South Dakota Legislature Wants to Bring Children to Atheism

Andrew Seidel, FFRF Constitutional Consultant

The South Dakota Legislature is on a mission to convert as many schoolchildren to atheism as possible, and they want to use the public schools to do it. To further their atheistic goals, the legislature adopted a resolution “supporting and encouraging the academic study of the Bible in South Dakota public schools.”

As a concurrent resolution this bill has no legal effect, no force of law, but it is heartening to see that so many government officials are encouraging freethought in the young. After all, the surest way to become an atheist is to study of the bible, exactly what the legislature is “supporting and encouraging.” Sitting down to actually read, and especially to study, the bible, one cannot help but be impressed by how boring it truly is. Of course it is influential in art and other literature in ways that everyone should understand, but it is not a “good book” and it is an even worse moral guide. An honest reading or study of the bible would shake the faith of many an impressionable child.

The bible is littered with contradictions and inconsistencies. It contains over 2500 years of annexations, excisions, mistranslations, and editorial revisions. The first part, the Hebrew Bible, is the record of a barbaric Bronze Age tribe and its genocidal military conquest for territory. It is brimming with tedious “begats” and descriptions of a temple; saturated with the blood of sacrificial victims, from birds to children, and other innocent tribes who were audacious enough to live on the land of the chosen people; laden with barbaric, nonsensical legislation touching everything from diet to fashion to sex; and generally exhibiting a burdensome concern for livestock and herding.

The New Testament is little better with its contradictory accounts of the life of a short-tempered, self-deluded preacher with aspirations for a kingship who was tortured and murdered by the ruling government. This recent addition to the ever evolving manuscript also brought us, as Christopher Hitchens so cuttingly pointed out, the idea of Hell: “It's only with gentle Jesus, meek and mild, that the idea of eternal torture for minor transgressions is introduced.” (Click here to listen to Hitch at 9:32.) Everyone should study the bible and discover this for themselves.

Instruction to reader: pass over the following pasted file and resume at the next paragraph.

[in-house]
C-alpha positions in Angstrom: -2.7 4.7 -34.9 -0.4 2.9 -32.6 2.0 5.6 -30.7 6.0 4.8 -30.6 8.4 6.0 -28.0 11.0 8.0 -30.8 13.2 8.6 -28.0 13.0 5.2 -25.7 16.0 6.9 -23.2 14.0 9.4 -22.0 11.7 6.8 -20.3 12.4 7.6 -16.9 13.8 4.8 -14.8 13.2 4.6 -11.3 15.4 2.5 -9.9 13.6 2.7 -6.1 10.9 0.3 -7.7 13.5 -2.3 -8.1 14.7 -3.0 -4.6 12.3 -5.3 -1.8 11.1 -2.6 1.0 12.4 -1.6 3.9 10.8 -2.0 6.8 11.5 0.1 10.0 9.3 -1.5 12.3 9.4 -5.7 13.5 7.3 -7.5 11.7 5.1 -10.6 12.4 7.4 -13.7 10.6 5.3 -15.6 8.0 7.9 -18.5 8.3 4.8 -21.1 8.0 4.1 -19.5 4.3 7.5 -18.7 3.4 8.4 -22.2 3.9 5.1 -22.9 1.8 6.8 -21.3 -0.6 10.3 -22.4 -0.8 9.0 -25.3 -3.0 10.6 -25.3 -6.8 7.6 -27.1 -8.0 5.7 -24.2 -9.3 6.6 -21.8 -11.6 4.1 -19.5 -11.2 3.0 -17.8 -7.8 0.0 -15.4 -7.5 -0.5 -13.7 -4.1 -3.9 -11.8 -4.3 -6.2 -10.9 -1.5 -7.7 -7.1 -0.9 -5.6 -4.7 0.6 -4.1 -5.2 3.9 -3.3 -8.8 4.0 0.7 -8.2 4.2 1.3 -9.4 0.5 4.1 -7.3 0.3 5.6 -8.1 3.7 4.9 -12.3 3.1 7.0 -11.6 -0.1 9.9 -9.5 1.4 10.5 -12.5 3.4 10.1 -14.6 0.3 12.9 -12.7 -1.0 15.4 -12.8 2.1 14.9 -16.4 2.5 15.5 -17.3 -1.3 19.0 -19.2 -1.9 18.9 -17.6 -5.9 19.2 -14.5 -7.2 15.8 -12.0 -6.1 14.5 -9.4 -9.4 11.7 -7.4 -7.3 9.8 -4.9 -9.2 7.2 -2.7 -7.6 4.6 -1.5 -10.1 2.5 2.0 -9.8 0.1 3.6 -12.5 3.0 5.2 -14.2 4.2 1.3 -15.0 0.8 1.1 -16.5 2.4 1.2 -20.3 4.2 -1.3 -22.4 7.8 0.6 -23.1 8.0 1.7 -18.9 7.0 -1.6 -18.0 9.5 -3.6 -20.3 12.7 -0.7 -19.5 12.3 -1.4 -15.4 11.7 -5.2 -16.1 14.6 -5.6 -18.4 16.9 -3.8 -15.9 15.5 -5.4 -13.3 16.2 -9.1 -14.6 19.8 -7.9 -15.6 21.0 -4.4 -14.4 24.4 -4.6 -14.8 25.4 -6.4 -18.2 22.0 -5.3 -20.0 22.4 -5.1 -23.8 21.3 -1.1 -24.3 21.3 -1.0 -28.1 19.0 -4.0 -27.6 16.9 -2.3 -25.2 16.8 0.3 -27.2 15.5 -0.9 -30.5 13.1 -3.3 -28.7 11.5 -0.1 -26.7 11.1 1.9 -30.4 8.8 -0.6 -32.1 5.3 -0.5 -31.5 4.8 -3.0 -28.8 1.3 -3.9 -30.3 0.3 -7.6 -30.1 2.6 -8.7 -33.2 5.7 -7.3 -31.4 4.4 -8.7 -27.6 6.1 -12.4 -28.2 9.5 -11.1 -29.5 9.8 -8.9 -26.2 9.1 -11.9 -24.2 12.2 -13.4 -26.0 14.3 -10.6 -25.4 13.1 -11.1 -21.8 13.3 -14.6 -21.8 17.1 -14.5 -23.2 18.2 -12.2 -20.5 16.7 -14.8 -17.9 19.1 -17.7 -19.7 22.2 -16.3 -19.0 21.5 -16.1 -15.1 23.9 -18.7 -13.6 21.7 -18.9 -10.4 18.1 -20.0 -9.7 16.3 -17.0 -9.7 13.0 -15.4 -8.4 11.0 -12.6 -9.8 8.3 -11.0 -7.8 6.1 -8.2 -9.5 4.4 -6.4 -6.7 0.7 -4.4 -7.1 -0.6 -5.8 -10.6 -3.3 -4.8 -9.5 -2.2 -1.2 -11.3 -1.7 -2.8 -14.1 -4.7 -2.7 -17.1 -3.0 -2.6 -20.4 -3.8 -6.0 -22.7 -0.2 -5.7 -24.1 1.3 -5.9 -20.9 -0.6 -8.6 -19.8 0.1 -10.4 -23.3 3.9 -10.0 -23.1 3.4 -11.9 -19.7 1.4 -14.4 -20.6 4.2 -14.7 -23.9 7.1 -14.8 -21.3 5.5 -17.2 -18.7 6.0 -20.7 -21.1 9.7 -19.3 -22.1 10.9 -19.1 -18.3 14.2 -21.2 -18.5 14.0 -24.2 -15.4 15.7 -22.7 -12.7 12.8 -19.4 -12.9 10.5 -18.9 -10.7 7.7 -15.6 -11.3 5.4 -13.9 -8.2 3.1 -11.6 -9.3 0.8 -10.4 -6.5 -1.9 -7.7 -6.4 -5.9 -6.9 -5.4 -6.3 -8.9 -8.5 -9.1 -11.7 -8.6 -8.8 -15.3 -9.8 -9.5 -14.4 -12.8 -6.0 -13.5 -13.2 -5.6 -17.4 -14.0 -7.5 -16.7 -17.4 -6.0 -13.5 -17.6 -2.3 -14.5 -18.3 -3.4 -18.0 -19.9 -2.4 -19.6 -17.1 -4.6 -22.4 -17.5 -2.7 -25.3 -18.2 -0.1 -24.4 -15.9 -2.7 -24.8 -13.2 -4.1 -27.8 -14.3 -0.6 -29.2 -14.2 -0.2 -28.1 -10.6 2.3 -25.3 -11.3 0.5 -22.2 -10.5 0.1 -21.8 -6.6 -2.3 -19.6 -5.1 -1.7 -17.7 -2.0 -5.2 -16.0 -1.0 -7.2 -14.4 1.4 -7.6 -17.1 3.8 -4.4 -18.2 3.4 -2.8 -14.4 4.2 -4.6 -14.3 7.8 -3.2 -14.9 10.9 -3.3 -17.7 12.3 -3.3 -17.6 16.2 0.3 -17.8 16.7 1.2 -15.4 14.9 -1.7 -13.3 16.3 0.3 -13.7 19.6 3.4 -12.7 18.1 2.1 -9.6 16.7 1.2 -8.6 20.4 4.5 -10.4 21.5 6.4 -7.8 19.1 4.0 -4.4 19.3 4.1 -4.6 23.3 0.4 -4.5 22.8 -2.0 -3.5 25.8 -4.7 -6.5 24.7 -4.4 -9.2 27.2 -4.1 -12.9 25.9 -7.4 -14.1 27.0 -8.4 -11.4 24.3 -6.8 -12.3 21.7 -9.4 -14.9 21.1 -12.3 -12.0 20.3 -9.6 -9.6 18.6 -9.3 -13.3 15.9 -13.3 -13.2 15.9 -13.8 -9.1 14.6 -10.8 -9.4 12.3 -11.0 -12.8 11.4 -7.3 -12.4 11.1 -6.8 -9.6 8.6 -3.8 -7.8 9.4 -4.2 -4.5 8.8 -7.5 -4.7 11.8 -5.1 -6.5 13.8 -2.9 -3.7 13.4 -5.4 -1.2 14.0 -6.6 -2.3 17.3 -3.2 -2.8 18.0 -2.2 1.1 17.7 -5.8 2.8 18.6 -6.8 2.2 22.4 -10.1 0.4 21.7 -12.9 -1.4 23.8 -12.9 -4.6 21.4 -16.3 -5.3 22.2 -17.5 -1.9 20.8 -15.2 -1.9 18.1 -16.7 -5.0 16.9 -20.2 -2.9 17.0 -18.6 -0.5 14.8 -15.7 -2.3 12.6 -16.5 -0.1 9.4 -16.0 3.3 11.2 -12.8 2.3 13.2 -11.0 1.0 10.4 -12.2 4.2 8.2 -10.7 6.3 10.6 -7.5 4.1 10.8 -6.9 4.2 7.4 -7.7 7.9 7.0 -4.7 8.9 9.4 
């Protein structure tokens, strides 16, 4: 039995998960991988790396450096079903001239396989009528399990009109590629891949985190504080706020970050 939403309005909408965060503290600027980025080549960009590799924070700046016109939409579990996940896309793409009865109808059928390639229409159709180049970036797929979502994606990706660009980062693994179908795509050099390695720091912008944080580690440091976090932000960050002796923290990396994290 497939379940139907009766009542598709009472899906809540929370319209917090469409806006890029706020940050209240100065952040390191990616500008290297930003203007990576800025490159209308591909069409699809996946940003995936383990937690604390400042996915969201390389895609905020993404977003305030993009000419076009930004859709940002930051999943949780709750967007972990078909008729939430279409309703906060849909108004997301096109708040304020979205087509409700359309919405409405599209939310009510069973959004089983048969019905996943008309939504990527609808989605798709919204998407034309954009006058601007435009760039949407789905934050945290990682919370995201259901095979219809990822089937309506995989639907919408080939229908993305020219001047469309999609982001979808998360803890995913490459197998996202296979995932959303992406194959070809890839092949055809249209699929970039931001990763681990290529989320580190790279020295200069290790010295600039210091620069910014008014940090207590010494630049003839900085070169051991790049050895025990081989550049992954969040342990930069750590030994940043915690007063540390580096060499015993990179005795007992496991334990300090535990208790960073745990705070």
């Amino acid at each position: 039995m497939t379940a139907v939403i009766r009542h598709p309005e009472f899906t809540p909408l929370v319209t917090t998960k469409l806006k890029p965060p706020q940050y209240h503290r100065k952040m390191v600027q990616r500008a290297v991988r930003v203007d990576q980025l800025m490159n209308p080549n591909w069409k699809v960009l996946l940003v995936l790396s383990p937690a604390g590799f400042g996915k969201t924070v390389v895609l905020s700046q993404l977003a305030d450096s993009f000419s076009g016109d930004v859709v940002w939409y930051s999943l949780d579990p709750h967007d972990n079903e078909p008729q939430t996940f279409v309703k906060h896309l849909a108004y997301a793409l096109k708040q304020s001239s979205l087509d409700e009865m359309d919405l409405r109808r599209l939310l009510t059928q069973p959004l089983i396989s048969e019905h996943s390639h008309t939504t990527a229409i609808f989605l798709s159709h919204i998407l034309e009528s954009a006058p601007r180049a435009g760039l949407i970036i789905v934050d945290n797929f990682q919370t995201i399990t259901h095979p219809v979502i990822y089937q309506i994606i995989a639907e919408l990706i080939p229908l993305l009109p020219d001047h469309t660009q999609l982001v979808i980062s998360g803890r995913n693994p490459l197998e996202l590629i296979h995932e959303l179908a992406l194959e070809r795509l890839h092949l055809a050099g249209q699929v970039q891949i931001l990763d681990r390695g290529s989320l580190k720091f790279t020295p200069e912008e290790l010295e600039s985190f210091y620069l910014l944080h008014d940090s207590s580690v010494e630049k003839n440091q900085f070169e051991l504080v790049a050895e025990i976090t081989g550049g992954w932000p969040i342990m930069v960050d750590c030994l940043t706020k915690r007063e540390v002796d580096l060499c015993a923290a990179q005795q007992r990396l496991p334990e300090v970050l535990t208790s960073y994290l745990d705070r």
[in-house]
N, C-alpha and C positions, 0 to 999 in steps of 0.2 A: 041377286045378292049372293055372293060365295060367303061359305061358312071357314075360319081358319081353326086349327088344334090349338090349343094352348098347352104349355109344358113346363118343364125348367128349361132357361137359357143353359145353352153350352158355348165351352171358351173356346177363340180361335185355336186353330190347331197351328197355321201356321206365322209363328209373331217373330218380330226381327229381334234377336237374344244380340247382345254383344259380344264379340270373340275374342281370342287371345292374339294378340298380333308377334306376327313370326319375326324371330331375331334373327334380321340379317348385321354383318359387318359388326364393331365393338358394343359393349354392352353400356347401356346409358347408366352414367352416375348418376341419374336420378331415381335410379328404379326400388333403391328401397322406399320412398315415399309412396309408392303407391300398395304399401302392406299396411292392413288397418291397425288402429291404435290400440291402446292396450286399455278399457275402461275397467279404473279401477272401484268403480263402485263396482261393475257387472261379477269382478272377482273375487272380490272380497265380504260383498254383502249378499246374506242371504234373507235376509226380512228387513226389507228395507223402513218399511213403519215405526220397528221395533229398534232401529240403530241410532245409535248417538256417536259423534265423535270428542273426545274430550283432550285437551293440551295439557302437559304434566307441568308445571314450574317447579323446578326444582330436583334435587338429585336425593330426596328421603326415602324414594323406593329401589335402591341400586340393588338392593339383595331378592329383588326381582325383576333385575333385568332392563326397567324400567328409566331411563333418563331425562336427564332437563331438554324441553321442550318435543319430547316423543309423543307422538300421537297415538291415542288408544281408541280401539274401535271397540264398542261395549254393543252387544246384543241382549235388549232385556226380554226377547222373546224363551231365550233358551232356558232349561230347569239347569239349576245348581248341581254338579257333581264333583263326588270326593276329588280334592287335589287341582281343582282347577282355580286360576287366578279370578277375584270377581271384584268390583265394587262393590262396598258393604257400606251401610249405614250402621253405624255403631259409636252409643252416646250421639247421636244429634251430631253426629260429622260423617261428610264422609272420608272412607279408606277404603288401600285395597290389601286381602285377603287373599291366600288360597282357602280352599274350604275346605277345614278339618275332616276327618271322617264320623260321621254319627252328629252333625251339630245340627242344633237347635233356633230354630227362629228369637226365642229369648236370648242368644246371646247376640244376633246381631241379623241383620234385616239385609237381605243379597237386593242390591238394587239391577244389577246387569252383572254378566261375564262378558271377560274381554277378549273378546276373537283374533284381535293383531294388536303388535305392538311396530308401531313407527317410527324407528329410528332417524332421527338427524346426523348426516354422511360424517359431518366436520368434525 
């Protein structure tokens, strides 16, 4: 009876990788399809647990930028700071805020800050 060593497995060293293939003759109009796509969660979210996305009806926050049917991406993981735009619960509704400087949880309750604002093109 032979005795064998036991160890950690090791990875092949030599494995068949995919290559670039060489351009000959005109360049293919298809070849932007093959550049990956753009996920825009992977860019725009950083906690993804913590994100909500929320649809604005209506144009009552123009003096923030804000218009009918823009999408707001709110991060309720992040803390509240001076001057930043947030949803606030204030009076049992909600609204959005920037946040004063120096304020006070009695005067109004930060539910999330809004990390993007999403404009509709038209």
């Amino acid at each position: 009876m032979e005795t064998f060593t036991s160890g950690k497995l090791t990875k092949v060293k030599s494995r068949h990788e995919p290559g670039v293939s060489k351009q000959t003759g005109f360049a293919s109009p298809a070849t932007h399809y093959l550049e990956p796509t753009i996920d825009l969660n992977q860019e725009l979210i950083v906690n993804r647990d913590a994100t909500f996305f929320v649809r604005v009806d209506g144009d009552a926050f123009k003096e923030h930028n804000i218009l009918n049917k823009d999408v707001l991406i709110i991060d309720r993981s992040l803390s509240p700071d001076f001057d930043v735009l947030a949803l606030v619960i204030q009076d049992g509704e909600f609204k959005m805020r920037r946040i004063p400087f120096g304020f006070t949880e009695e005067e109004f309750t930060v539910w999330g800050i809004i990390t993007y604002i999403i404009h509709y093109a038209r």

No doubt, the long history of the bible contributes to its incoherent character. The bible is translated into just about every language. There are multiple translations of the bible just within the English language (NIV, NRSV, KJV, NKJV, NAB, NASB, NLT, RSV, ESV, ASV, etc.). Each of those translations came to us through numerous translations from incomplete copies, none of which were original, over thousands of years. I used to play the game "telephone," at birthday parties as a child. Children formed a circle and one person began by whispering a sentence into the ear of his or her neighbor. The neighbor whispered the same secret into her neighbor’s ear, and so on until it reached the final person. The great joy was hearing how the final message changed in transit. The message was different after only 15 or so contemporaneous transmissions without translations. It is utterly inconceivable that the bible has maintained any fidelity to its original message over three millennia and that is something schoolchildren should study and understand.

There is a catch with laws about bible classes; the laws are not genuinely meant to encourage an honest investigation of the bible. Under the Constitution, the bible may be permissibly taught as literature in public schools, so why are legislators pushing these laws? Because they know that, in practice, many of these classes will not be an academic study of literature but another chance to emulate the tobacco industry and “get ’em while they’re young.” That is why FFRF’s mission is so important. Schools are not necessarily going to police themselves and toe the appropriate constitutional line. Teachers will do as the legislature intends and inculcate rather than educate, and FFRF will be there to fight for the Constitution and the rights of those schoolchildren. So if you’re still reading this and you’re not a member, it’s time to join the fight by joining FFRF. If you are a member, thanks for your support!

Andrew L. Seidel is FFRF’s first Constitutional Consultant. He has read the bible from front to back and is disinclined to believe believers who claim to have done the same. 

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